Robert “Parsley” Peel 1723- 1795 – Inventor of Calico Printing Process
He was born Robert Peele but dropped the final “e” as an adult. (This reminds us of the flexible nature of spelling at the time, as seen in the various forms of Accrington).
1723, Robert was born in Blackburn, but later lived at Oswaldtwistle in Peel Fold Farm.
In 1750 Robert set up business with his brother in law as a calico printer, renting a factory and a warehouse.
Calico came originally from Calcutta and was a plain, unbleached closely woven cotton. It was usually woven in Lancashire and sent to London for printing.
Robert Peel's interest lay in the printing of calico — then a comparatively unknown art. He conducted experiments at home to find out how to apply pattern to the cloth. Having sketched a figure or pattern onto a pewter dinner plate, he thought that he would be able to reverse print the design.
Robert Peel shortly perfected his process, and the first pattern he brought out was a single parsley leaf printed in diagonal rows. It was a huge commercial success and Robert became known as "Parsley Peel.” After riots during which his factory was smashed by discontented weavers, Parsley Peel moved to Burton on Trent and continued to print calico and weave cotton there. He amassed 23 mills by 1795, and became very wealthy, employing many people and printing cloth which was sent all over the world. His innovation and energy set the Peel dynasty on the path to fortune and fame.
In 1794, Parsley Peel obtained the grant of a coat of arms which include a shuttle held by a lion, a bee signifying business and the family motto Industria, meaning industrious, hard working.
Robert Peel (1750 – 1830), Son of Parsley Peel
Robert’s son, also called Robert built on his father’s success in the textile industry. He amassed a huge fortune for the time (£1.5m), becoming an MP and a baronet. His achievements paved the way for his son to become Prime Minister.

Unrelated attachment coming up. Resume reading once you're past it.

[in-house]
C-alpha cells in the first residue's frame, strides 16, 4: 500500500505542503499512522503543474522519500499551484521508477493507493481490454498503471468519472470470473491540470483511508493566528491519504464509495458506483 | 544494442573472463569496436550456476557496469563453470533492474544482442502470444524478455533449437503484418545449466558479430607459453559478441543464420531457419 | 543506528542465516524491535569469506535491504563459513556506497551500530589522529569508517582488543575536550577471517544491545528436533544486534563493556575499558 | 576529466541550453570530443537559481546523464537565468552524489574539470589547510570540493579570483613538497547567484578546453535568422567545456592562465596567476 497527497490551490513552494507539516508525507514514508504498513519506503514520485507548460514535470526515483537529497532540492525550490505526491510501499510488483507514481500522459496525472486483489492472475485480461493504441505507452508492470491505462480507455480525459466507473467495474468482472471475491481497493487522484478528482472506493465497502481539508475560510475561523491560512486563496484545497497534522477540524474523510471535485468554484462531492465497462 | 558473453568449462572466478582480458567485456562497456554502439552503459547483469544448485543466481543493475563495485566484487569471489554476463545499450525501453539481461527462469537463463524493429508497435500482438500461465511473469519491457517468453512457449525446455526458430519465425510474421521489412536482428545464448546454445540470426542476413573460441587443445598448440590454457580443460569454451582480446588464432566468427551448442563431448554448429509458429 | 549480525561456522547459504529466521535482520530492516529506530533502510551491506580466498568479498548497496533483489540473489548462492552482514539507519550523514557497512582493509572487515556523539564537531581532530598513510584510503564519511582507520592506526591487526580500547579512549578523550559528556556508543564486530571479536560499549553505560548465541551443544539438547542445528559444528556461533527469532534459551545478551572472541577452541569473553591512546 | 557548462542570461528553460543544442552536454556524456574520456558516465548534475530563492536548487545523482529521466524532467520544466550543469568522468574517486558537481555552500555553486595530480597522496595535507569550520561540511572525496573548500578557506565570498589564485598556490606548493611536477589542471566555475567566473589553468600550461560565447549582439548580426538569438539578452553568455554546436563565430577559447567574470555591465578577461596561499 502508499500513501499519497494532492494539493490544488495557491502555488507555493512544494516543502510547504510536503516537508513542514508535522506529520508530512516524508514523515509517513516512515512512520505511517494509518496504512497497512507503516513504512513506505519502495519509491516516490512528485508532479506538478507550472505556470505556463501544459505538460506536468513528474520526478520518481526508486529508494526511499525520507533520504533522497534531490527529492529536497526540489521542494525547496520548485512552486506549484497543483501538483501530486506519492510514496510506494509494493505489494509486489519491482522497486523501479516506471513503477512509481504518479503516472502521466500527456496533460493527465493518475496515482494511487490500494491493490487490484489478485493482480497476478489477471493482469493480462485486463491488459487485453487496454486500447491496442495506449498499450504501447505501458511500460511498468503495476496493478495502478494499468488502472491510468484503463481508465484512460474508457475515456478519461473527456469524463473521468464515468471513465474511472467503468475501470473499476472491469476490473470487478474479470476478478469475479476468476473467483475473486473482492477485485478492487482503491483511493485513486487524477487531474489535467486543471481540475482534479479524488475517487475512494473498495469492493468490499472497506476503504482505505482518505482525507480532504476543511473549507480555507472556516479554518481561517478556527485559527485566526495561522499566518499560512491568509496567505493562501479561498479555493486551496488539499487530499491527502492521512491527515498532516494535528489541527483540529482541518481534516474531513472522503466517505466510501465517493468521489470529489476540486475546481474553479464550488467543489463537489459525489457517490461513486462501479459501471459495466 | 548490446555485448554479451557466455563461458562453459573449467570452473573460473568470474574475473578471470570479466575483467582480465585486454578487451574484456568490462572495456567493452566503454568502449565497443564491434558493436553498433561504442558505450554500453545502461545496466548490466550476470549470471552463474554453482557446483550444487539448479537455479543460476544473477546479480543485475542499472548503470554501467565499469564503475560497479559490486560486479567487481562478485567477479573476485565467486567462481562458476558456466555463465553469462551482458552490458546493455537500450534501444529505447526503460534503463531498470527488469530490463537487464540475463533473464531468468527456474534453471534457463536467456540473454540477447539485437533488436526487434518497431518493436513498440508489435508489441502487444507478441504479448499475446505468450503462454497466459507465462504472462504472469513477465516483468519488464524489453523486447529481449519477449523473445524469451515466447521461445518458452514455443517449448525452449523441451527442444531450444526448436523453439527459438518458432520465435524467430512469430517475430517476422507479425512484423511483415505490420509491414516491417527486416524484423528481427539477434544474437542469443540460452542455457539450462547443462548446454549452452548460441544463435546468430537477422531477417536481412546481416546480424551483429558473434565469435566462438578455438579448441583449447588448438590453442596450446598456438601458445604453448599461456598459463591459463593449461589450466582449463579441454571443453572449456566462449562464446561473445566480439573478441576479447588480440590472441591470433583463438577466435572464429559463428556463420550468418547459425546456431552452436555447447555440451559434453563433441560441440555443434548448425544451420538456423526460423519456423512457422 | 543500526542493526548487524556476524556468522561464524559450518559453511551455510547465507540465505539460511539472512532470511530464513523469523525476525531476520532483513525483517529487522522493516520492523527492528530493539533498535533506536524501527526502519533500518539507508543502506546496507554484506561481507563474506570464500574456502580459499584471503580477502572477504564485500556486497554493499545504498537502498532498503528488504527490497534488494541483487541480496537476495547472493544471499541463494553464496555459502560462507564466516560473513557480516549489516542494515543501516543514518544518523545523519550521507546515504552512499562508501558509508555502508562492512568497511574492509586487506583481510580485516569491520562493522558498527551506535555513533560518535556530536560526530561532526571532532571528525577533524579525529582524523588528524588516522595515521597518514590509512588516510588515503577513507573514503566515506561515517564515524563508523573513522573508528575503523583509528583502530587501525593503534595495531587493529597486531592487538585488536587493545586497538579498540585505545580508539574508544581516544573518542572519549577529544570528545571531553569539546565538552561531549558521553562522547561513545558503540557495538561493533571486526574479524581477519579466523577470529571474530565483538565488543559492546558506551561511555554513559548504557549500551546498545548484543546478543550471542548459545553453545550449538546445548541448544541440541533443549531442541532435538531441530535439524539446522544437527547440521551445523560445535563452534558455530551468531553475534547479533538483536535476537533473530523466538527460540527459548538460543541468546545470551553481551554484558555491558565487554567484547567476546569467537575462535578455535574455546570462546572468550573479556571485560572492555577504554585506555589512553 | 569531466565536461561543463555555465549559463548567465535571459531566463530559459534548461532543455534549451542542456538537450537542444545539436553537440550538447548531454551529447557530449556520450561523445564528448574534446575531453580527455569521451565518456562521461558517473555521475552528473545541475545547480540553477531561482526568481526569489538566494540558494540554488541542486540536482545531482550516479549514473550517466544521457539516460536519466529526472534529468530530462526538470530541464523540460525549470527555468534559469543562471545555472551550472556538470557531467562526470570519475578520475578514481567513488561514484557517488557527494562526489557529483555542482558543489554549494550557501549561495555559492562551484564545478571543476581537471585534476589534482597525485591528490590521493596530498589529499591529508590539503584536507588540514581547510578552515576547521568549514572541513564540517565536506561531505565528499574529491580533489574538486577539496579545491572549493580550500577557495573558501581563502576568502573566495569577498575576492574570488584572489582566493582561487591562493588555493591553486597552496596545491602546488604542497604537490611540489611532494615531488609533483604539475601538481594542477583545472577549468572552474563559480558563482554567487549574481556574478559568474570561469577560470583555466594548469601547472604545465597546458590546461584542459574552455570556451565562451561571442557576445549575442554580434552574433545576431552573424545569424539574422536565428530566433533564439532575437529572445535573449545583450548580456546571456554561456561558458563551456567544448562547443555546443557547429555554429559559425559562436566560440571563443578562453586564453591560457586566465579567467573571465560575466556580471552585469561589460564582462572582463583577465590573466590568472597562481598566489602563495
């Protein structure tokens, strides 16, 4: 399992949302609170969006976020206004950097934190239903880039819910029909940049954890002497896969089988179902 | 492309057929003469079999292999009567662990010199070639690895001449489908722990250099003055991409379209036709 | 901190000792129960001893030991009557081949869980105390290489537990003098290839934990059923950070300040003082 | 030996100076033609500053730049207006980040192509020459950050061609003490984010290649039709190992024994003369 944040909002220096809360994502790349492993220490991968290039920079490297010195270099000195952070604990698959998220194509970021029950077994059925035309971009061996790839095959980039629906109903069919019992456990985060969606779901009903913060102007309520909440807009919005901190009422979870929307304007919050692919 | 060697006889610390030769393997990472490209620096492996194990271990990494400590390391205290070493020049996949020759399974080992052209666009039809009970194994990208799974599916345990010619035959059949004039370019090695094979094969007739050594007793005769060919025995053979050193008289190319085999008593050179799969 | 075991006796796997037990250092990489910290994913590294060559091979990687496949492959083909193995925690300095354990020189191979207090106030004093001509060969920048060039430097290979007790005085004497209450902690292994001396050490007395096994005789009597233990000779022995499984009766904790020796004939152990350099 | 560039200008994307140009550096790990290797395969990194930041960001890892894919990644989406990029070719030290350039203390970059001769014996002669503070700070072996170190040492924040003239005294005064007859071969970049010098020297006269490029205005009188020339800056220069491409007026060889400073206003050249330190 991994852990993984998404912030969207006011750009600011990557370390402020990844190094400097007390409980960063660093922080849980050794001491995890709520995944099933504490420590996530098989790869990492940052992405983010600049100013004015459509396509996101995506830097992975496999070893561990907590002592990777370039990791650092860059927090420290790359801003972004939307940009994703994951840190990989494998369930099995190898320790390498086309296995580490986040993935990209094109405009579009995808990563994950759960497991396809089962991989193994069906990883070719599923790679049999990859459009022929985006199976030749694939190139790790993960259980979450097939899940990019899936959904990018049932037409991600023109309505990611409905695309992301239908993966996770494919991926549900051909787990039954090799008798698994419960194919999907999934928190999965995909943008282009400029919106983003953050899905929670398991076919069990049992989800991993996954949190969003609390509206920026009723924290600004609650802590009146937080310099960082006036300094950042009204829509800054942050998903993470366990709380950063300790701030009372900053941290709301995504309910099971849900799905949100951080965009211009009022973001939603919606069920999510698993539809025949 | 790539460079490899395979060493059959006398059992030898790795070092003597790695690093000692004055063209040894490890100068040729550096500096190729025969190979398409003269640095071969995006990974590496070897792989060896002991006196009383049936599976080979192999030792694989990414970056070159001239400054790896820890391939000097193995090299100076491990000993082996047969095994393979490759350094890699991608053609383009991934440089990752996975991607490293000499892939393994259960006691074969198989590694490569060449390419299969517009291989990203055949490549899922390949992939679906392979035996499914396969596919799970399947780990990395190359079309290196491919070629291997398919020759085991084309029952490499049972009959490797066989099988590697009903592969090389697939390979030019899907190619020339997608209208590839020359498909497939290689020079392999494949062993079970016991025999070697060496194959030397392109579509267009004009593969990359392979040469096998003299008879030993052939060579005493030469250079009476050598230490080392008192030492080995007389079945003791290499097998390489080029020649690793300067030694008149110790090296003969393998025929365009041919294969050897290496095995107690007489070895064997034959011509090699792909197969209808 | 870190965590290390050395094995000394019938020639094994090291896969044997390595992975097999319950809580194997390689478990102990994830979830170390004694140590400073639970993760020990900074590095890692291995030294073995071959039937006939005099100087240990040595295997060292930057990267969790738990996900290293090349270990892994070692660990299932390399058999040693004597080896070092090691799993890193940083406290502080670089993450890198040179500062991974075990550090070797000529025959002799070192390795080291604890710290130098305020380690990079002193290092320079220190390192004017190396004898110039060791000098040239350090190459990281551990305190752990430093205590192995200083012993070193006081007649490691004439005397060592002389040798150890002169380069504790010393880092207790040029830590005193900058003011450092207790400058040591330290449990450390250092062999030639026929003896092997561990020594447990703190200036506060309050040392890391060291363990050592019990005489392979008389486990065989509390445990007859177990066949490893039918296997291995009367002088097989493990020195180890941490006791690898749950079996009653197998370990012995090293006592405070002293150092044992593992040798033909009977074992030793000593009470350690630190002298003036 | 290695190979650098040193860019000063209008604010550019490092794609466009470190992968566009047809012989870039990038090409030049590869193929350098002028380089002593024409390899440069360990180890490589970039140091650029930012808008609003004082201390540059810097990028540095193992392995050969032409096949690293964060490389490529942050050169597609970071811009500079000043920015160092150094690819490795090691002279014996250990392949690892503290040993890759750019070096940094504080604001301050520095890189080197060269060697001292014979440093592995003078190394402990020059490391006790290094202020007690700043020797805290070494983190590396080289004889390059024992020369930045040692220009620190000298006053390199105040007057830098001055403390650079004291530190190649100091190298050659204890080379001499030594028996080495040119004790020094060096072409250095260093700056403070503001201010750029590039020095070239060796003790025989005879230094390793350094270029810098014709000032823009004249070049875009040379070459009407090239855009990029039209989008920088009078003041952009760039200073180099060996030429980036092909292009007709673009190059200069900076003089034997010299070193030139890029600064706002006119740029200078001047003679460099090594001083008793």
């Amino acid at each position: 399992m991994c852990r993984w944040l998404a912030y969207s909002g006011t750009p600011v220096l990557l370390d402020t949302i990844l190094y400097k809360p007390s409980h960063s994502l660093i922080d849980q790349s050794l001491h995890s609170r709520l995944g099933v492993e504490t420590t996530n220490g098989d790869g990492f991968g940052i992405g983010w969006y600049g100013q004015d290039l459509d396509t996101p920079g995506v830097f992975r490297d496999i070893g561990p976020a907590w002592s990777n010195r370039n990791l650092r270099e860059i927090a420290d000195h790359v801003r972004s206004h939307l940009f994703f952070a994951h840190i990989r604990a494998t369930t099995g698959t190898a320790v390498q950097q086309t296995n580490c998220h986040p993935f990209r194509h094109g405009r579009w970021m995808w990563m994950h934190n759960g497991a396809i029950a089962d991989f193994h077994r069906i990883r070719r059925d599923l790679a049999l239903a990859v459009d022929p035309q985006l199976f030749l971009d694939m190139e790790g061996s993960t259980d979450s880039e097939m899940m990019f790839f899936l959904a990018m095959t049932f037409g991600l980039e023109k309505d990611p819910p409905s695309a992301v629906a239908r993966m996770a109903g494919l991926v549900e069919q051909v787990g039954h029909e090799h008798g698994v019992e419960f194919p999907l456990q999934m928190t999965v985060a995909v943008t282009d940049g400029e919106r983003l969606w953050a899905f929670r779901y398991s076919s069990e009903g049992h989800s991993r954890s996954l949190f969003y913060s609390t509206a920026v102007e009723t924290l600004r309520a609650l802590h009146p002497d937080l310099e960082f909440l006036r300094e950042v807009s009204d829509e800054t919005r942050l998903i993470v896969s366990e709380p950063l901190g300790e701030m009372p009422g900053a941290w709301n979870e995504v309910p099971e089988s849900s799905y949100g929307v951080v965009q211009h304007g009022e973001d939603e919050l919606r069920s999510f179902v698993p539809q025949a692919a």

Sir Robert Peel (1788-1850), Grandson of Parsley Peel
He became an MP aged just 21 years and went on to be the 29th Prime Minister of Great Britain. Best known for establishing the modern police force. They were nicknamed “bobbies” or “peelers” after him. This achievement took place during his tenure as Home Secretary (not Prime Minister).
As Prime Minister he introduced laws which forbade women and children working underground in mines, and limited their working hours in factories.
The Peel Family Contributions to Accrington’s Civic Life
- 1858 The Peel Institute, now the Town Hall. Opened on Christmas Eve, the building was a memorial to Sir Robert. It began as Assembly Rooms, a centre for socialising, and then housed the Mechanic’s Institution, the Library and the Post Office. In 1878, it became the Town Hall.
- 1909 William Peel gave the Coppice and the land around it to the Council to create a green space for the people of Accrington. The memorial at the top is dedicated to William.
- 1910 Peel Park Primary school opened, named after the park and the family. Many streets and other places in the town include the family’s name.
- 1764 James Hargreaves (1721 -1778) – employee of Robert Peel and invented the Spinning Jenny. James was illiterate but his invention, along with Kay’s and Peel’s would eventually be used in factories across the world.
James had the idea for a multiple spinning machines when he observed a spinning wheel that had been upturned accidentally by his daughter, Jenny. The spindle continued revolving in an upright position, and Hargreaves realised that this could be applied to many spindles at the same time, if they were set side by side. He constructed a machine which allowed one person to spin several threads at the same time. One man could now do the work of two. Eventually there would be 120 spindles on one machine.
Parsley Peel installed the machines in the factory where Hargreaves worked. In 1768, there were job losses in the factory, and some workers blamed the Spinning Jennies. There was a riot and the machines were destroyed. Hargreaves was given a hammer and made to smash his own machine.
Years later, in 1826¸unrest again broke out. A crowd of 3-4,000 unemployed men and women marched upon mills within the town, with the aim of destroying power looms which were perceived to have put them out of work. Thomas’ brother Robert, witnessed the destruction and heard one of the mob suggest they proceed to Broad Oak. After some discussion, it was agreed they would spare the works because Mrs. Hargreaves had always been kind to the workers.
It was said in the family that Mrs. Hargreaves’ meal and bacon had saved the mill.
The rioting spread to Blackburn, Bury, Oldham and Manchester before the riot act was read. After some deliberation, the government put up funds for public works with the aim of providing employment for those put out of work by the power looms. The construction of Blackburn Road was funded in this way and was completed in 1827.